In this episode, Carbon Growth Partners’ Chief Impact Officer Charles Bedford explains the respective roles of regulated or compliance markets, and international verified (or ‘voluntary’ markets).
First, an overview… Regulated carbon markets, also known as compliance markets or emissions trading systems (ETS), are market mechanisms that governments use to provide economic incentives (carrots and sticks) for polluters to reduce carbon emissions. Typically established as cap-and-trade systems, they are geographically restricted and cover those sectors that are seen to be most responsible for the most carbon pollution and the least political risk, usually stationery energy, waste management and heavy industry. Agriculture and land use are typically not captured. The government allocates allowances or permits to pollute based on historic emissions. If a company emits less than their allowance, they can then sell their permits to a company that has emitted more than their allowance. The pollution cap steadily reduces as the government issues fewer permits. This causes the price of carbon to rise and drive the decarbonization of industry in the regulated sectors. In short, regulated markets are designed as a means to incentivise businesses to ‘do less harm’.
In contrast, the international carbon market was born out of the desire by polluting companies to reduce their net carbon emissions even when not required to do so by law. This desire arose from the pressure applied by these polluters’ shareholders, capital providers, employees, customers and civil society, and by the threat – if not the reality – of future regulation. In response many companies have made pledges to become net-zero emitters by 2030, 2040 or 2050 and a number have achieved net zero or ‘carbon neutrality’ already, including all four of Australia’s largest banks.
Companies can reach those net emissions target through a variety of offsets projects, some of which we have highlighted in previous investor updates. These investments include supporting Indigenous people and communities in Colombia to protect their ancestral lands from logging, electrifying rural villages in India with renewables, or helping families and small businesses in Africa replace open fires with efficient cookstoves. These projects all are compliant with peer-reviewed scientific methodologies that calculate how much greenhouse gas is sequestered avoided, audited by third party verification bodies, certified by an independent standards body, and re-checked periodically to ensure that the project is meeting its obligations. Projects can only receive carbon credits after the emissions reductions or removals have been achieved, providing pay-for-performance assurance. In short, the international carbon market pays people, communities and businesses to ‘do more good’.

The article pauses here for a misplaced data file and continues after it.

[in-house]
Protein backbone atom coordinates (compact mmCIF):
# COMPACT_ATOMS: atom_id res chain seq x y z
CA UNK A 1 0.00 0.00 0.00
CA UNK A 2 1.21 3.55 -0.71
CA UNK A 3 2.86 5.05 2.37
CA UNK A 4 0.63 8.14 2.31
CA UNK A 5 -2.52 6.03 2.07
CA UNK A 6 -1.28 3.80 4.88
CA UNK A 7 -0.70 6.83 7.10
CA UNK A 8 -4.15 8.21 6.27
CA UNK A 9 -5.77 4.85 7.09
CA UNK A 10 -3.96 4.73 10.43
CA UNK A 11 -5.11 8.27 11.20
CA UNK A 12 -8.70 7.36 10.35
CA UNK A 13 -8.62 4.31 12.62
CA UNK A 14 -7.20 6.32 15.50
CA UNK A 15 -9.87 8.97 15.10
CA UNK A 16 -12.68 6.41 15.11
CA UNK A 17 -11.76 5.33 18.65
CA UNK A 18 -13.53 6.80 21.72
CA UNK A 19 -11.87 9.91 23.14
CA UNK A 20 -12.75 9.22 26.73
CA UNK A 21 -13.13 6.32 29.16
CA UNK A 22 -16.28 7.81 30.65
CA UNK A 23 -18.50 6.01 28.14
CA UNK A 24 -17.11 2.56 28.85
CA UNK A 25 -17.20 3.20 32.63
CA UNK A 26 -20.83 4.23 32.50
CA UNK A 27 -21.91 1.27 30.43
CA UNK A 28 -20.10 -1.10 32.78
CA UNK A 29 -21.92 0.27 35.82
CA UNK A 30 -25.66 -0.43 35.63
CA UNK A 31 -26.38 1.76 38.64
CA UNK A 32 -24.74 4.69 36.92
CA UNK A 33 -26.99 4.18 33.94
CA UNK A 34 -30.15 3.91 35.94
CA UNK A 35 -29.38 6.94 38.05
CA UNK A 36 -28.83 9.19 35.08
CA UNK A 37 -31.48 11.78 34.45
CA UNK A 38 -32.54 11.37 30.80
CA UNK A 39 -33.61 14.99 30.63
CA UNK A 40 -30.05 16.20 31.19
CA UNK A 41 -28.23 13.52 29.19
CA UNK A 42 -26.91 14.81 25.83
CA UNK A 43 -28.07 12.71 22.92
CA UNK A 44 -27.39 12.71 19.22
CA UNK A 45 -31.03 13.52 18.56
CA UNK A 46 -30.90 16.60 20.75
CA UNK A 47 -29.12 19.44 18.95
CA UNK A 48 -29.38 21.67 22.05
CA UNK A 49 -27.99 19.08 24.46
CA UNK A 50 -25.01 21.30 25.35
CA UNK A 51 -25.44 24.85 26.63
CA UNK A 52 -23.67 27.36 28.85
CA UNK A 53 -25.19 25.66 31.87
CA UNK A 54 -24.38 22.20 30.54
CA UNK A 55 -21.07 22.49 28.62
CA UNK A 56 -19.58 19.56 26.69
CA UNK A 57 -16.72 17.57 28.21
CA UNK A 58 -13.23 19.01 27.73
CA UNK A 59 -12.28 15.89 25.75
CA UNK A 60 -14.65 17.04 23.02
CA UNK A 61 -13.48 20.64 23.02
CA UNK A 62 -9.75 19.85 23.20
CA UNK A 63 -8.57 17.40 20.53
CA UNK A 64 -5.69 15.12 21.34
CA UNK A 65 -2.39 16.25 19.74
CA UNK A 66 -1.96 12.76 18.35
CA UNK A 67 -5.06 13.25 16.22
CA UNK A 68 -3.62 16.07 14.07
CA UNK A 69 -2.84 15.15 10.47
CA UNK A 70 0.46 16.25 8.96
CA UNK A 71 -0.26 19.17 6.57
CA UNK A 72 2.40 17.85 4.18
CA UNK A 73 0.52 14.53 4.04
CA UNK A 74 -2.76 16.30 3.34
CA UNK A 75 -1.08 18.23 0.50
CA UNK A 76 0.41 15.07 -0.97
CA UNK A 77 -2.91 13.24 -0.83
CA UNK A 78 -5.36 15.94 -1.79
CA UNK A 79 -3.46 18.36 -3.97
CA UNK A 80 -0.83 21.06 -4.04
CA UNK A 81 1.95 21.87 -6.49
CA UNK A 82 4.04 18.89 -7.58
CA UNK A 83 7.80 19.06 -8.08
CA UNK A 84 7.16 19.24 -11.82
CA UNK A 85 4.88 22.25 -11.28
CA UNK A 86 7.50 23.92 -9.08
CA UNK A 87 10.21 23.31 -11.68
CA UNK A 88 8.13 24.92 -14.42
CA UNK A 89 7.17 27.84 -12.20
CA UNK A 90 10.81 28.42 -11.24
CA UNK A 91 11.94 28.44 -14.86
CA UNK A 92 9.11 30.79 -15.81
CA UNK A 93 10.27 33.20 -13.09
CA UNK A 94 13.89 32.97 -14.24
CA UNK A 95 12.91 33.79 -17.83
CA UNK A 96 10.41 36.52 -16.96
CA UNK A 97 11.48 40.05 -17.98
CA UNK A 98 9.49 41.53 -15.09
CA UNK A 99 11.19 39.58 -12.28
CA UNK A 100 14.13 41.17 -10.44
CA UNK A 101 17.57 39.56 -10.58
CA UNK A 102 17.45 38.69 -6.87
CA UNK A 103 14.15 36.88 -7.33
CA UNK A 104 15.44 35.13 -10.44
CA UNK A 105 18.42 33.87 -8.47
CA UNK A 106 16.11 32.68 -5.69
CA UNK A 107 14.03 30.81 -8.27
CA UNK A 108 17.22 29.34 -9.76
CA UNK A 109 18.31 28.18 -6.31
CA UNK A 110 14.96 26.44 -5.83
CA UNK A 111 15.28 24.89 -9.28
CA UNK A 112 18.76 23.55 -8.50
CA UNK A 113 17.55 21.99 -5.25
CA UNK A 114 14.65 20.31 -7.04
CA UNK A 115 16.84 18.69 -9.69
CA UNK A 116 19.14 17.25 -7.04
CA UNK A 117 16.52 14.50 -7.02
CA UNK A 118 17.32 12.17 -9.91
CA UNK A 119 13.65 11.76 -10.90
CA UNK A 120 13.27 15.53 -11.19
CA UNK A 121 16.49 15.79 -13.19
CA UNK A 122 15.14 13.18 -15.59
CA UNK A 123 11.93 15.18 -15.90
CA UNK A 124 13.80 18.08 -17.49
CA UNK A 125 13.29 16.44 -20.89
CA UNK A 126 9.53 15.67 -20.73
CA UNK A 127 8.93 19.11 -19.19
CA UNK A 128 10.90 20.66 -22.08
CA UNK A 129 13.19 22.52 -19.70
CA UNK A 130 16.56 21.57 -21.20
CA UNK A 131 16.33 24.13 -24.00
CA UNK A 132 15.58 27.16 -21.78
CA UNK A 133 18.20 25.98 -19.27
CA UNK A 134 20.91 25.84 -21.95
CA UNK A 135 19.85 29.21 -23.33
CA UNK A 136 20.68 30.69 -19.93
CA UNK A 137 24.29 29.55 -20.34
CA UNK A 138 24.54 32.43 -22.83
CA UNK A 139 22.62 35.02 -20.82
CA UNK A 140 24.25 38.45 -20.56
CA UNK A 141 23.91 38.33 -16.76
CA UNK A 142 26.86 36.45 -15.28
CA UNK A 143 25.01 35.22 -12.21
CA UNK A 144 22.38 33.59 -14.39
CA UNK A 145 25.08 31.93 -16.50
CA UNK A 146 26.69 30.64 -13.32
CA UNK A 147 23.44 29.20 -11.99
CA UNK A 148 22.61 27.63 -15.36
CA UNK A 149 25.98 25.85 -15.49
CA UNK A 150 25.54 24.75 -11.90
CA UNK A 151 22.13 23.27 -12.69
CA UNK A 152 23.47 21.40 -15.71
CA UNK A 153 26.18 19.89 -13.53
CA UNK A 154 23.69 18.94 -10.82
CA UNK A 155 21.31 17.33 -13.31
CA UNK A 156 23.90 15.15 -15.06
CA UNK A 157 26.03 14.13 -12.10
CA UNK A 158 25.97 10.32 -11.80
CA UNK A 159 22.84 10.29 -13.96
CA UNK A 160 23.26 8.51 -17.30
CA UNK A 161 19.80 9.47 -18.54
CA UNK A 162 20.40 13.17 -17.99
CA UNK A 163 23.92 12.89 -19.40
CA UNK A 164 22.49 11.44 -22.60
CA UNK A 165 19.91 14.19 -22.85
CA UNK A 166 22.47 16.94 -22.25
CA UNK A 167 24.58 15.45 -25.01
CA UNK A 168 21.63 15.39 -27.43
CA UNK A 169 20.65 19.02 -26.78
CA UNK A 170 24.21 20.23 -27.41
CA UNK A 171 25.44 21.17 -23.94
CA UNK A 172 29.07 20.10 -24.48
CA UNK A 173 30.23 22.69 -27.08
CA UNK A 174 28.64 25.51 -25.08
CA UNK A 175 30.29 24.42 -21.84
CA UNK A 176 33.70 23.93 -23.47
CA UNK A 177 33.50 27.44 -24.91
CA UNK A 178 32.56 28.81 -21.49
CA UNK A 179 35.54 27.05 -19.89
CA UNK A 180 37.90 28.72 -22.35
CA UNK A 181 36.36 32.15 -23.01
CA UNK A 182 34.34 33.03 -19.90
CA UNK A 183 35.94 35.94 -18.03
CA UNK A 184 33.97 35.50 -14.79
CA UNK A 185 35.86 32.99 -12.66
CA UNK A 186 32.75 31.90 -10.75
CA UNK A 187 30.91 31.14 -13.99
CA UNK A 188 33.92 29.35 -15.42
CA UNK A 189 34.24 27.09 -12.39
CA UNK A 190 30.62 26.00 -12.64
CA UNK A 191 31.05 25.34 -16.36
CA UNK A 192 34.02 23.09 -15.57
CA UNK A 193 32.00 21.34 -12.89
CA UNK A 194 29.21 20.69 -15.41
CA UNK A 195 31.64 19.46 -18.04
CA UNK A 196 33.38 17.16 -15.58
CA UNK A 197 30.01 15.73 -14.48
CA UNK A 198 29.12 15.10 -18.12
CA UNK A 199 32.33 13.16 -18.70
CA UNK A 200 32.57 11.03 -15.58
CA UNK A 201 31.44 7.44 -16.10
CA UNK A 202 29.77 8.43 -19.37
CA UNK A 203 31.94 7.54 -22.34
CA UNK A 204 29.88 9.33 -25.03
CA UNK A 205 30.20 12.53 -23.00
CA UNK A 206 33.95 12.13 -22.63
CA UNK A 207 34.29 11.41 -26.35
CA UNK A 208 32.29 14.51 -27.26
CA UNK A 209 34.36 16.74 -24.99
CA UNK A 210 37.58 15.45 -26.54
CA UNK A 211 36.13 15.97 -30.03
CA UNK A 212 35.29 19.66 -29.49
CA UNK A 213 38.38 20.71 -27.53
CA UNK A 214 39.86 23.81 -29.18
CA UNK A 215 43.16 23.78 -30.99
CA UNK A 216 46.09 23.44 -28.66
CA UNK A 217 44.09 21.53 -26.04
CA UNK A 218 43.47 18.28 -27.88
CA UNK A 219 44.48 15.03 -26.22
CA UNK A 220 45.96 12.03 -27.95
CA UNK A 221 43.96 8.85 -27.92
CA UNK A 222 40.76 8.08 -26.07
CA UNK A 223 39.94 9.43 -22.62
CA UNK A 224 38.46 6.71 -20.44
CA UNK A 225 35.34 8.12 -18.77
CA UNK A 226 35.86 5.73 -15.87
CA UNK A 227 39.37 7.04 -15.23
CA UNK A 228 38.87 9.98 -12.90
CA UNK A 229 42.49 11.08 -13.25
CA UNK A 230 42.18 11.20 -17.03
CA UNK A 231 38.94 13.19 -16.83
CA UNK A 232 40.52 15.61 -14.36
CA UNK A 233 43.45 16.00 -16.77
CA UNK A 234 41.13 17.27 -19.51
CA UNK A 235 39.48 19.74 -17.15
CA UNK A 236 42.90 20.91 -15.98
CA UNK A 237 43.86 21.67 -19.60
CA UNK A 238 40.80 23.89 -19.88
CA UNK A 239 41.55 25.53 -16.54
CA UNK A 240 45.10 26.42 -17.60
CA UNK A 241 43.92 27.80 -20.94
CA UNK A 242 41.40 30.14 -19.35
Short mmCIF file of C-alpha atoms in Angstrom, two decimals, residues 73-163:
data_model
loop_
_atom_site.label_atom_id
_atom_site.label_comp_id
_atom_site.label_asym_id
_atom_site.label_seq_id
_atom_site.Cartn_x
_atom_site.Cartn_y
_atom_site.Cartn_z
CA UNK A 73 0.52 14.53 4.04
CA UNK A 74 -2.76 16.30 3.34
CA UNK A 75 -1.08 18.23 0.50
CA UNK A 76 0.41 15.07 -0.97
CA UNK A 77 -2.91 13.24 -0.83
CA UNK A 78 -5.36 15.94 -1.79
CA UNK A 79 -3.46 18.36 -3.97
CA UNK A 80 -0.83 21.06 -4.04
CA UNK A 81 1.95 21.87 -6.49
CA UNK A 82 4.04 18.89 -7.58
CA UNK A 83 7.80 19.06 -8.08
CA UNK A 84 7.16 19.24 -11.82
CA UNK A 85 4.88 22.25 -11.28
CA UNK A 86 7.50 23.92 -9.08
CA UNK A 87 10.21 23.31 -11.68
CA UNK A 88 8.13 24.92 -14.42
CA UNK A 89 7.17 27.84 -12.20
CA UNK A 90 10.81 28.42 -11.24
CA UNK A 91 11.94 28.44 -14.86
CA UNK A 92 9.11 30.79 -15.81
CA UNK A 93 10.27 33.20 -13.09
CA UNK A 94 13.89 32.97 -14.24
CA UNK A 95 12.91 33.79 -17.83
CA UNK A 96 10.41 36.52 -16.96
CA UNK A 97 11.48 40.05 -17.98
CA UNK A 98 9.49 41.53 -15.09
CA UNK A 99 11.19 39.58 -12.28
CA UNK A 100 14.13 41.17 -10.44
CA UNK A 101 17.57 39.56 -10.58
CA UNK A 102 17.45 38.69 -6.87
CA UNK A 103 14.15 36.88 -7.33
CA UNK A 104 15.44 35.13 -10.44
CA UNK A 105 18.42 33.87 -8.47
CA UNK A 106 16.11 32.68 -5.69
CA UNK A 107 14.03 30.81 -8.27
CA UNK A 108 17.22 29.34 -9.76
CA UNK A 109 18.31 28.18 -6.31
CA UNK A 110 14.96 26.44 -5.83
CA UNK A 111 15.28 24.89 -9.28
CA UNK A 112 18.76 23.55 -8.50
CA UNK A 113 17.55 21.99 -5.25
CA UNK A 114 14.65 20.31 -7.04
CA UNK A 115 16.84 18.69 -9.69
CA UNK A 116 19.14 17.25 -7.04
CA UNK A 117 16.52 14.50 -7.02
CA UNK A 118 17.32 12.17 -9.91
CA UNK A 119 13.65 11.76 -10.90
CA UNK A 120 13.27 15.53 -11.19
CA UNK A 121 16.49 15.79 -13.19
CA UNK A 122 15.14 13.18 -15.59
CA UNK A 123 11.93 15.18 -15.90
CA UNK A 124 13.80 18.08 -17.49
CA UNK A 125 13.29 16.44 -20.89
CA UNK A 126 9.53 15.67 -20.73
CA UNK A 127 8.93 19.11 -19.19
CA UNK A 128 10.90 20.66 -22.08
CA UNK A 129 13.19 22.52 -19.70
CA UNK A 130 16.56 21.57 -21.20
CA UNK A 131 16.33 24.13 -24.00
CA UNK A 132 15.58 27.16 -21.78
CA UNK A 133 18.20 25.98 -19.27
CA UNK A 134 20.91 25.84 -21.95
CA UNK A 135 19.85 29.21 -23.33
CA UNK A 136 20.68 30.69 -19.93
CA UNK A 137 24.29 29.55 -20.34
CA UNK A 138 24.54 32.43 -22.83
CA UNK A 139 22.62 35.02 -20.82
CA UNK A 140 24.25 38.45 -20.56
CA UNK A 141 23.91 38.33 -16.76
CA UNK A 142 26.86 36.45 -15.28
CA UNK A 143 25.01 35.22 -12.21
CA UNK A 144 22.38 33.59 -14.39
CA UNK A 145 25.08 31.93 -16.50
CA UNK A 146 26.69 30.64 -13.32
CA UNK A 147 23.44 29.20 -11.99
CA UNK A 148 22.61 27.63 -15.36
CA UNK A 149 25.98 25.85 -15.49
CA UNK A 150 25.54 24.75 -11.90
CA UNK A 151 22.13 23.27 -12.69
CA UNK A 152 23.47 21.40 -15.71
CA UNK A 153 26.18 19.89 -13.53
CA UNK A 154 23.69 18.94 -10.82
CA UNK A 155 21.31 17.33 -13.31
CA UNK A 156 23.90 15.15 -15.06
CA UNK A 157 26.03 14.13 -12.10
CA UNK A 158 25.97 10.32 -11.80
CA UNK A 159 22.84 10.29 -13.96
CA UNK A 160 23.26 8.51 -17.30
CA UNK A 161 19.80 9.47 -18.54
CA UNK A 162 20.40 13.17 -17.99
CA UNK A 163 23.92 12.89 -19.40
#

So, which is better for the planet? Doing less harm? Or doing more good? The answer, of course, is that the world needs both. And both need to be done well, quickly and with integrity at massively increased scales. For many years – and still today – however, the penalty and reward for emitting less CO2-e in regulated markets (usually wealthy countries) has vastly exceeded the price paid to developing countries to capture carbon or avoid its emission elsewhere. At the time of writing, the reward for avoiding one tonne of emissions earned by a power company in Germany via the EU ETS is roughly 12 times that earned by a power company in Uganda, and around 25 times that paid to a small landholder in Colombia. This has the effect of shifting investment away from the people and places who need it the most if we are to deliver a safe climate for all.
Fortunately, the carbon market landscape is shifting. The Glasgow pact endorsed the approach of the international carbon market and its contribution to the global climate solution. And increasingly governments as different as Australia, Japan, Brazil, Switzerland and South Korea are allowing projects from the global market to count in their own regulated systems. The United Nations will soon create a global meta-registry for projects and act as the traffic cop and accountant between the parties to the Paris agreement (which is all of the world except Iran, Eritrea, Libya and Yemen, and, until recently, the United States which has re-entered the agreement though is yet to formally ratify it).
For the next decade, compliance markets will be a key driver of decarbonization and a central pillar of the policy mix to achieve net-zero. Likewise, international carbon markets will play a critical and complementary role by creating incentives to scale up carbon removal technologies, addressing emissions sources not covered by compliance markets and providing opportunities for the investment community to drive innovation and much-needed scale.
Achieving an integrated ‘voluntary’ and regulated carbon market will require interdependent enabling factors such as increased demand, project and process integrity, sound infrastructure and clear science and accounting. Together, the increased transparency and confidence these factors bring will make some carbon credits more highly valuable in the future, while others could become valueless. The trick will be knowing which is which.